RALEIGH, N.C. (May 14, 2008) — The State of North Carolina should consider multi-award instead of exclusive contracts for retreads, according to a new study commissioned by the North Carolina General Assembly Joint Legislative Transportation Oversight Committee.
It should also reconsider the policy of allowing retreading contractors to charge for up to three spot repairs for each tire and consider other kinds of retreads besides bead-to-bead-retreads, stated the study performed by Smithers Scientific Services Inc.
Rep. Nelson Cole, chairman of the committee, is using the findings of the Smithers study to have the wording changed for North Carolina's retread contract specifications.
But Bobby White, vice president of White's Tire Service Inc., the Wilson, N.C.-based retreader that is the exclusive supplier of rear-axle bead-to-bead retreads for eastern North Carolina school buses, said his company is being unfairly singled out for criticism and that its bead-to-bead tires can only be compared with new tires, not other retreads.
Cole's committee commissioned the study from Smithers in January 2007 after a state audit suggested that White's Tire had overcharged the state more than $361,000 on spot repairs. White's Tire said the audit was inaccurate and that it only charged the state for a fraction of the spot repairs it actually performed.
Michael L. Bair and Thomas M. Dodson, the Smithers executives who performed the study, presented the results before the committee in Raleigh April 24.
Bair and Dodson used field data, laboratory tests and dynamic testing to come to their conclusions. They determined that White's bead-to-bead, mold-cure retreads performed excellently in the field and the testing lab, but so did White's pre-cure retreads and the retreads from vendors, including Michelin North America Inc. and Bandag Inc.
“This high level of overall satisfaction holds true, regardless of the brand of retread in use,” they said in the study.
Bair and Dodson said they found no compelling reasons why there should be separate charges for spot repairs since these usually are included in the price of a retread.
North Carolina allows charges of $12 each for up to three spot repairs on each retread. But Bobby White said White's Tire averages nine spot repairs on each bead-to-bead retread it supplies the state. Nail hole and section repairs are separate line items, they said.
Retread contracts should not specify compounds, retreading technique, etc., but only such things as the number of retreads permitted, the maximum age of the casing or the number and type of nail hole and section repairs allowed, the study said.
North Carolina should also take a tip from other states and allow multi-award contracts for both new tires and retreads, it stated.
After the study was presented, the committee approved by voice vote Cole's motion to draft legislation rewording the state's retread contracts.
The bill should be ready soon after the General Assembly reconvenes May 13, according to Cole.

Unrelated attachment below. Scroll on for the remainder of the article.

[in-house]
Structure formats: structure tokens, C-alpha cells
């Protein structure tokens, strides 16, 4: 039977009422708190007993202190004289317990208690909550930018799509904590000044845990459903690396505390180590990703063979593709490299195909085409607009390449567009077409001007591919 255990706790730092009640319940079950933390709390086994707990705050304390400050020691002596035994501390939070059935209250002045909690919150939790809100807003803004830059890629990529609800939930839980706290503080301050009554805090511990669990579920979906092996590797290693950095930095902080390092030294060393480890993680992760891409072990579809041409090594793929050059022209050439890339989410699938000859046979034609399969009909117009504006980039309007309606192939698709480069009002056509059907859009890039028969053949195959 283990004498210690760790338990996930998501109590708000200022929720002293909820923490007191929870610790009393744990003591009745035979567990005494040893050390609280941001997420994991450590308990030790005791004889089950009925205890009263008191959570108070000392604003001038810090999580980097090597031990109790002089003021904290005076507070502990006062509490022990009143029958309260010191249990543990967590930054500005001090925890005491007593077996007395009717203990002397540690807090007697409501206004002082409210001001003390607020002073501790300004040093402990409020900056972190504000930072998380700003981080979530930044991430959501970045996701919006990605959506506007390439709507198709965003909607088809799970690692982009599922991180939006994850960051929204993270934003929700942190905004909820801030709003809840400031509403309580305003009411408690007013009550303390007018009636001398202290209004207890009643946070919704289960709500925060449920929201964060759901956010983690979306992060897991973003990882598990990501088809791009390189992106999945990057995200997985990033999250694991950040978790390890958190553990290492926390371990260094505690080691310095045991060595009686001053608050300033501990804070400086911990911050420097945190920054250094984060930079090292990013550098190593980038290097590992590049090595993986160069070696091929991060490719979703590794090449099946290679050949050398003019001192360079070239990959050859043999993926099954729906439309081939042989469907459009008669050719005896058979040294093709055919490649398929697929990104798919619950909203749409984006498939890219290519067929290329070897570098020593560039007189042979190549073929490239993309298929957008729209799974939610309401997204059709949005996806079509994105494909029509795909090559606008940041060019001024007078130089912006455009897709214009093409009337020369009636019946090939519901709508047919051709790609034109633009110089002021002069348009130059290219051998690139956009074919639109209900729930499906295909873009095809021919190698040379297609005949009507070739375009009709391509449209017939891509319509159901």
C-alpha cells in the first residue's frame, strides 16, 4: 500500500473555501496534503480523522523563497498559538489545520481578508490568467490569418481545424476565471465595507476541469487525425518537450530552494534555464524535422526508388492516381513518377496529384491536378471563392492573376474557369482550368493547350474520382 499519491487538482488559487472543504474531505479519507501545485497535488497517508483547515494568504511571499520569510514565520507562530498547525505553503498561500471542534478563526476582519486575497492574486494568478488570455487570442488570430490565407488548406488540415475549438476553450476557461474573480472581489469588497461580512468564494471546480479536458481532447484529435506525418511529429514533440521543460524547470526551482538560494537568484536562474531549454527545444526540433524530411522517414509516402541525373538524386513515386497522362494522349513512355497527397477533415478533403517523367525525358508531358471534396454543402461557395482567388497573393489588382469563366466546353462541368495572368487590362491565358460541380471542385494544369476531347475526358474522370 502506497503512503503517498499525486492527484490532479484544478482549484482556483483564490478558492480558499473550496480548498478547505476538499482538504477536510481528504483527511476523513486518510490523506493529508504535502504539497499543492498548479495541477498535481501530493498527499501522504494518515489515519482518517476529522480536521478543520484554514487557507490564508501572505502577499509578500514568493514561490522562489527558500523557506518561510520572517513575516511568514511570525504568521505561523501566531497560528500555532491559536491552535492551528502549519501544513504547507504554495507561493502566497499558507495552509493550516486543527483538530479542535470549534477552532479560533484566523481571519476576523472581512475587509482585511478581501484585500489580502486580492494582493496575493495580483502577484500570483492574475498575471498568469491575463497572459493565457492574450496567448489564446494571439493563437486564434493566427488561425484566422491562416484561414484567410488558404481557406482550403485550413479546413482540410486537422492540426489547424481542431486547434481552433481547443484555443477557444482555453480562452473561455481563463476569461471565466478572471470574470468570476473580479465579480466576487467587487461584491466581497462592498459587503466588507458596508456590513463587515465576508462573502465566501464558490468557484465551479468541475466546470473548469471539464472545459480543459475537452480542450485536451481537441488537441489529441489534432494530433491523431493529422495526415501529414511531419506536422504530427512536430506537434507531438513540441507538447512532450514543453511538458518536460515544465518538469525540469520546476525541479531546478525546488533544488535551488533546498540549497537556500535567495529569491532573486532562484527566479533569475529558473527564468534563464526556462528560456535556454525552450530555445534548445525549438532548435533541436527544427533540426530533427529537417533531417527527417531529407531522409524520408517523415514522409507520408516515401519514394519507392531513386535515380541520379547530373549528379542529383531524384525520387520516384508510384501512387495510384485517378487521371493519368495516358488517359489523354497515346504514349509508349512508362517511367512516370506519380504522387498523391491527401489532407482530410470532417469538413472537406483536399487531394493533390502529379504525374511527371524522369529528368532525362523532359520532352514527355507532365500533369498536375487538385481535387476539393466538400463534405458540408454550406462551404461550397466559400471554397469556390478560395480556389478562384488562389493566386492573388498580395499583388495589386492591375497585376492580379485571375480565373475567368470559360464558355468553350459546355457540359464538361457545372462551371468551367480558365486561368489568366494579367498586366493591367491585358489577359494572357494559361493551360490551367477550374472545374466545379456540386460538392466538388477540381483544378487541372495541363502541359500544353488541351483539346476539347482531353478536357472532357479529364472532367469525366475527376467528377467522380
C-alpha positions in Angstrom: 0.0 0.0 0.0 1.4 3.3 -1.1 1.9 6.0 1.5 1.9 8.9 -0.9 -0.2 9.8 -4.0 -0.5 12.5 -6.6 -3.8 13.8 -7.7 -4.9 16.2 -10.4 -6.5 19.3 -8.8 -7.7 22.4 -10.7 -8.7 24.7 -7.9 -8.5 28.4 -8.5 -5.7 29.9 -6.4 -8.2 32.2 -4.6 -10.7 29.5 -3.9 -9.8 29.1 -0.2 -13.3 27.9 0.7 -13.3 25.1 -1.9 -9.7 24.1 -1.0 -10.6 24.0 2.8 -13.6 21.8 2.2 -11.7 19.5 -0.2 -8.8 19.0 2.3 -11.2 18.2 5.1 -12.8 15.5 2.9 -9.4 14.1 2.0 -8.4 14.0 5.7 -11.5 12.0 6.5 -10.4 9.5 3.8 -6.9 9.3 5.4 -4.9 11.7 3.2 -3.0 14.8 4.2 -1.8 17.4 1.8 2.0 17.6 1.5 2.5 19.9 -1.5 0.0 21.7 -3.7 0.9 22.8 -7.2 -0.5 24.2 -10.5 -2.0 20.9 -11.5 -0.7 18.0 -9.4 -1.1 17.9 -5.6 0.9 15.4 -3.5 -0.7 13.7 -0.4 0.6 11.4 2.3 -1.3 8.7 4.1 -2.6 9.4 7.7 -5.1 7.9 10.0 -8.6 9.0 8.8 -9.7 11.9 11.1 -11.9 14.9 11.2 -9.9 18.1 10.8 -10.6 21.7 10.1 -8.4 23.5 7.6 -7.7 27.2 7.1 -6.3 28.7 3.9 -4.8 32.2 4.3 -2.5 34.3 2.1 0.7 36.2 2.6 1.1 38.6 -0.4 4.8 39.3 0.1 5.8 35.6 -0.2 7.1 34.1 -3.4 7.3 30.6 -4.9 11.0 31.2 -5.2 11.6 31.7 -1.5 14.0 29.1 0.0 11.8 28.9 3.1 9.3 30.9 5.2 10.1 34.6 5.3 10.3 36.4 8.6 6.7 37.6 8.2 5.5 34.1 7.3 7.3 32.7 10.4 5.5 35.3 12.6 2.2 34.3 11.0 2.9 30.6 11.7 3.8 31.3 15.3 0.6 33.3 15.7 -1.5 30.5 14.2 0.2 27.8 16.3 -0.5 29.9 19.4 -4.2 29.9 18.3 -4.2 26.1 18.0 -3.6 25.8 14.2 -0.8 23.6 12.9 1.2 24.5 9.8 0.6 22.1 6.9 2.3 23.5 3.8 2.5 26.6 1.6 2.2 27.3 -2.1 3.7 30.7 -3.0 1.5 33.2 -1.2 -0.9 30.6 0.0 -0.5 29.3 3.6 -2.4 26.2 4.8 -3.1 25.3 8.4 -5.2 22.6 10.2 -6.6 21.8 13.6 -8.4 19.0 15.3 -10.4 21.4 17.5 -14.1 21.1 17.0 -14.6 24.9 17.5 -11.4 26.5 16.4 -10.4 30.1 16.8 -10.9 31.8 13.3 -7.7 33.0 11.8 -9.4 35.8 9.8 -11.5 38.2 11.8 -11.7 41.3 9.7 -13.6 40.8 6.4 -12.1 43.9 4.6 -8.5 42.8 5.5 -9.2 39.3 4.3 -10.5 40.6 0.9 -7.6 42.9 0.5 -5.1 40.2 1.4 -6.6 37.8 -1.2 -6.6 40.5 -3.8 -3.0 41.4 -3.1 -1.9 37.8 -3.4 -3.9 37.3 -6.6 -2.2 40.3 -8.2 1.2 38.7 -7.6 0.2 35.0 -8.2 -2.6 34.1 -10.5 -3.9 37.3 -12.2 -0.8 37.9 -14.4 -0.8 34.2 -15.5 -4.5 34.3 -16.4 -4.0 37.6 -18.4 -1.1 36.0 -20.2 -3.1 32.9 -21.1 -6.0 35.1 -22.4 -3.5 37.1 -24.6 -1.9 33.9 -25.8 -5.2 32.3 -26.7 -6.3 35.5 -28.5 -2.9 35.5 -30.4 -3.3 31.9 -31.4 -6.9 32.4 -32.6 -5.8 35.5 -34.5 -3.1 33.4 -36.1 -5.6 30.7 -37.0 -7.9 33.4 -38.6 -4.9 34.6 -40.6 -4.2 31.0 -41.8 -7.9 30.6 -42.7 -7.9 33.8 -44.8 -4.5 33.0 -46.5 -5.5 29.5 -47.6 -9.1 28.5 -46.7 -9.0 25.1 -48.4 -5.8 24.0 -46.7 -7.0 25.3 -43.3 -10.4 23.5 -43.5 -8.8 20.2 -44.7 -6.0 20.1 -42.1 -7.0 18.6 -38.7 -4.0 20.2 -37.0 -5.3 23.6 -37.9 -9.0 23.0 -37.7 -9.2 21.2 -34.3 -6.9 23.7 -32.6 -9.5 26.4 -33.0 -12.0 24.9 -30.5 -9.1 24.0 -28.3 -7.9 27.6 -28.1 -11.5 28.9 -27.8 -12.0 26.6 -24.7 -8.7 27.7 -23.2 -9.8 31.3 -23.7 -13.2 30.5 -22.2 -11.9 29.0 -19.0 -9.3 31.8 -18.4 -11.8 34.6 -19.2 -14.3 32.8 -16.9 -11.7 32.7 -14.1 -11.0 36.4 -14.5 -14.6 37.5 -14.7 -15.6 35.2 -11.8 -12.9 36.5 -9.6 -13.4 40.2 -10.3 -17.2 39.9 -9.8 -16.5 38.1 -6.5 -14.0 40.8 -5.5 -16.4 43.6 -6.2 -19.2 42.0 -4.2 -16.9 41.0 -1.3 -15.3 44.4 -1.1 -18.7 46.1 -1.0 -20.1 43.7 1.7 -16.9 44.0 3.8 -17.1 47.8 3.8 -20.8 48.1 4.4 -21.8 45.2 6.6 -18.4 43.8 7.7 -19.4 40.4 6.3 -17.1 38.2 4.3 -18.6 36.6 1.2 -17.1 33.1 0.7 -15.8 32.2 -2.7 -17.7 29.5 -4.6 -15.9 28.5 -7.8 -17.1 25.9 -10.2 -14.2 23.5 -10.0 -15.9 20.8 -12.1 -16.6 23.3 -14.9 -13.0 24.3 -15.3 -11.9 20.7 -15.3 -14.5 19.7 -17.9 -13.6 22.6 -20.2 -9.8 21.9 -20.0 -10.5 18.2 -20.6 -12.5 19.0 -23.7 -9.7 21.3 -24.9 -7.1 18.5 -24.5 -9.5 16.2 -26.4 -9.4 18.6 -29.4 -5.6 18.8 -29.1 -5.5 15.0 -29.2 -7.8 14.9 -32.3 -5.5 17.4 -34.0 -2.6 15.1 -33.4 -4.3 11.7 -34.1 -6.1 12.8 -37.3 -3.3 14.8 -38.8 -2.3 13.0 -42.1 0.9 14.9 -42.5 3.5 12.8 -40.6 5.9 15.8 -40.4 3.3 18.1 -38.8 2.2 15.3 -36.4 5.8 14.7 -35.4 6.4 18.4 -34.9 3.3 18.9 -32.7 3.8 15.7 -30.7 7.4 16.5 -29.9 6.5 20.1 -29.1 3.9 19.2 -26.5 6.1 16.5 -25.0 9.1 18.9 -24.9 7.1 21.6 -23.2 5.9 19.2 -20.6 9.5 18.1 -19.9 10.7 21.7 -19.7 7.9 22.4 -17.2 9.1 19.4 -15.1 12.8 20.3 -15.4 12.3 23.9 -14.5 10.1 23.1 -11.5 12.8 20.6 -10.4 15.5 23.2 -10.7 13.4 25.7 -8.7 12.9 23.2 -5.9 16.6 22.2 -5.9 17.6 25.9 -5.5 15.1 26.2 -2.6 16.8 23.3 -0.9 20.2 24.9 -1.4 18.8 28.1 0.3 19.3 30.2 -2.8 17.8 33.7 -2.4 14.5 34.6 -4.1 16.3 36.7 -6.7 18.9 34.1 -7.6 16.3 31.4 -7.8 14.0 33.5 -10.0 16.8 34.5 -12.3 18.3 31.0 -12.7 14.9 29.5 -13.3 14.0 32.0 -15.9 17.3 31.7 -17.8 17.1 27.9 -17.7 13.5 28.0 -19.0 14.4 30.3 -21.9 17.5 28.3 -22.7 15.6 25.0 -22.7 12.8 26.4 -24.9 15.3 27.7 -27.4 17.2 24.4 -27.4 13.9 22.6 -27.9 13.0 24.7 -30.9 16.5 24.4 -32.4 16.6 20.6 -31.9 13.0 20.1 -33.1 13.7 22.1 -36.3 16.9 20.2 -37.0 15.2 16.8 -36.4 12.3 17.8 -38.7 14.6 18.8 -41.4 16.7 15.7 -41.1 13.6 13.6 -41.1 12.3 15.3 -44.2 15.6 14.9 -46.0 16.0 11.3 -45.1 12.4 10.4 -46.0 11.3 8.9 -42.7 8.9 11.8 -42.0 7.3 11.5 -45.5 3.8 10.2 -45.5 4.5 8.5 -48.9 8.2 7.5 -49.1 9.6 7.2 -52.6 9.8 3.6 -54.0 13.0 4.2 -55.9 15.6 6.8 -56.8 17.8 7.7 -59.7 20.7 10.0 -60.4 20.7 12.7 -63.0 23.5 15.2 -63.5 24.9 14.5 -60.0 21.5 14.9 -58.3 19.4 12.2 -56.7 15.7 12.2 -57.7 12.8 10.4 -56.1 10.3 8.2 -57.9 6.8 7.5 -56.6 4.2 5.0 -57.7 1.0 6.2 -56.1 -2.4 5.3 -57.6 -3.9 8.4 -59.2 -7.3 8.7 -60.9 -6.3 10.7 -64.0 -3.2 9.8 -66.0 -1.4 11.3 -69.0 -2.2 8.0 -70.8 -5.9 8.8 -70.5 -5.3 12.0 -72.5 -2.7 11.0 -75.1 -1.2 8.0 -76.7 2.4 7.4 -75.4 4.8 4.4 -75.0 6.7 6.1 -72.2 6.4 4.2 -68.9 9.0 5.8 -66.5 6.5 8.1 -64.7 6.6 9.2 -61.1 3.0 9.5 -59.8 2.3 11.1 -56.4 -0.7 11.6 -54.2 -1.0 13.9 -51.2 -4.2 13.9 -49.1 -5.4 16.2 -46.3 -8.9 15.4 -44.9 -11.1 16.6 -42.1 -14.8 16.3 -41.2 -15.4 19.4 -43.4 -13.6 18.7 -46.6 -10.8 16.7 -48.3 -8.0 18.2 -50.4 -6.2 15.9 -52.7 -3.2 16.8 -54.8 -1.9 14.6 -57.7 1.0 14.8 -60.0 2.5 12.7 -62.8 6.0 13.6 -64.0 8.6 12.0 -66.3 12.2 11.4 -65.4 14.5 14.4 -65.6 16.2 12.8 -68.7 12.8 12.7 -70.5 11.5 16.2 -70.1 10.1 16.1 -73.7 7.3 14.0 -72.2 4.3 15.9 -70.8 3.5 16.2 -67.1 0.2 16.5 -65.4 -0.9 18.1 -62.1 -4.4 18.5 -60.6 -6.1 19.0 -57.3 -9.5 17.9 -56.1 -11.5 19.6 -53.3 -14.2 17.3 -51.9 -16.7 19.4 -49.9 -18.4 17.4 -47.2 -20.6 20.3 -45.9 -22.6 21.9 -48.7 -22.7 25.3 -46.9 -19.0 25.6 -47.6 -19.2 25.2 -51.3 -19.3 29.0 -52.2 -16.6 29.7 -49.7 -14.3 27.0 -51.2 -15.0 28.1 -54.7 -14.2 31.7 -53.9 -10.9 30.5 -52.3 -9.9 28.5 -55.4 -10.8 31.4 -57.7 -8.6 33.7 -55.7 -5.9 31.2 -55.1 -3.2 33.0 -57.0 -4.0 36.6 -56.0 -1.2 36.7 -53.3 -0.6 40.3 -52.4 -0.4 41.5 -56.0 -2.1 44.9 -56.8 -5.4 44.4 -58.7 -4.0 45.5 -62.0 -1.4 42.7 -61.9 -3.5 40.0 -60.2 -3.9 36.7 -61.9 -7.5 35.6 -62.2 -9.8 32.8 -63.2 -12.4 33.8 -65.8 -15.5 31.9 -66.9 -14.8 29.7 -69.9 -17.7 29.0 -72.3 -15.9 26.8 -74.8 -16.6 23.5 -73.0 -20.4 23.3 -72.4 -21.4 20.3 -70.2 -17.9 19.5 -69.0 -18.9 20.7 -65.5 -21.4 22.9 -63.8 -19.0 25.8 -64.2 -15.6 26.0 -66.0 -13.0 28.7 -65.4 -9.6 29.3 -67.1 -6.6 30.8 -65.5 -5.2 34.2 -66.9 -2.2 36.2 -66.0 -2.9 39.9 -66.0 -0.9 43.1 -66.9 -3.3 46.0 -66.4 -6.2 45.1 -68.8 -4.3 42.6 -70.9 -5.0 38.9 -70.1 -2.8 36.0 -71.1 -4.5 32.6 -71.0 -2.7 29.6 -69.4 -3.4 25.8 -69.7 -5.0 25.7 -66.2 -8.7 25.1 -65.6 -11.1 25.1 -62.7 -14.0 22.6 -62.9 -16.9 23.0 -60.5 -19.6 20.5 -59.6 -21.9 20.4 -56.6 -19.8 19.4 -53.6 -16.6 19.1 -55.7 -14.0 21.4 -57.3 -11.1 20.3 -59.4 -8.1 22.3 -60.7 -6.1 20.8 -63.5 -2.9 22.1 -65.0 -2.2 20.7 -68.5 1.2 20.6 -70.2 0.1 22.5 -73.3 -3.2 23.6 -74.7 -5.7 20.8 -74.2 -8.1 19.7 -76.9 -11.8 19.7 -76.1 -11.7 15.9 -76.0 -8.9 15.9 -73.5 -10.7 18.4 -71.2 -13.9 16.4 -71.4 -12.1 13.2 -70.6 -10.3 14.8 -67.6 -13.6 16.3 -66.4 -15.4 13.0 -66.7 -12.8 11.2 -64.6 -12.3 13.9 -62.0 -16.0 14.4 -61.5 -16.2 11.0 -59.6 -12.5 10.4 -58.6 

“What we found out is that they (White's Tire) were charging just about every bead-to-bead tire with three spot repairs,” Cole said. There was no way every bead-to-bead needed three spot repairs, he added, since “top-cap” retreads often didn't charge for any.
Cole said the bill also would make it unlawful for retreaders to buff the Department of Transportation identification numbers off the sidewalls of casings, as is usual in bead-to-bead retreads.
“Say we were to have a recall, like the tires on the Ford Explorer,” Cole said. “How are we going to identify them?”
According to Bobby White, the planned legislation is absurd, particularly the part about buffing off DOT identification.
“When we remove the information from a tire, it becomes our tire,” he said. “We provide the State of North Carolina and our other customers with free replacement and adjustment for road hazards. And with the repairs and prep we do, we feel we make it better than a new tire. If you put down bead-to-bead retreads, you also have to put down new tires.”
White said his company's adjustment rate is only about one-sixth of one percent, mostly for road hazards. Also, even charging for three spot repairs, White's Tire beats its competitors on both price and service life, he said.
“Our contract has always run smooth,” he said. “We've never had complaints. Some people say we have a monopoly, but there was never a monopoly. We go to the bid table, and we win the contracts fair and square.”
Ben Matthews, director of the Division of School Support for the North Carolina Division of Public Instruction, said he felt the Smithers study was well done, even as he praised the performance of bead-to-bead retreads from White's Tire.
“There were no surprises there,” Matthews said of the Smithers study. “The study just verified the kind of feedback we've always had from our school districts. Districts are pleased with the tires they buy, and that speaks well of the tire industry in North Carolina.”
At the same time, Matthews said, some districts will buy nothing but bead-to-bead retreads. “We've had a tremendous record with White's Tire,” he said. “I've been in this position 13 years, and I don't know if I've ever heard a single complaint about the tires from White's Tire.”
Matthews also had harsh words about Cole's plan to outlaw retreads with the DOT numbers buffed off.
“What a waste of time,” he said. “As soon as they buff the tire, the tire becomes theirs, and they know who made every casing they use. This is just a bunch of rhetoric.”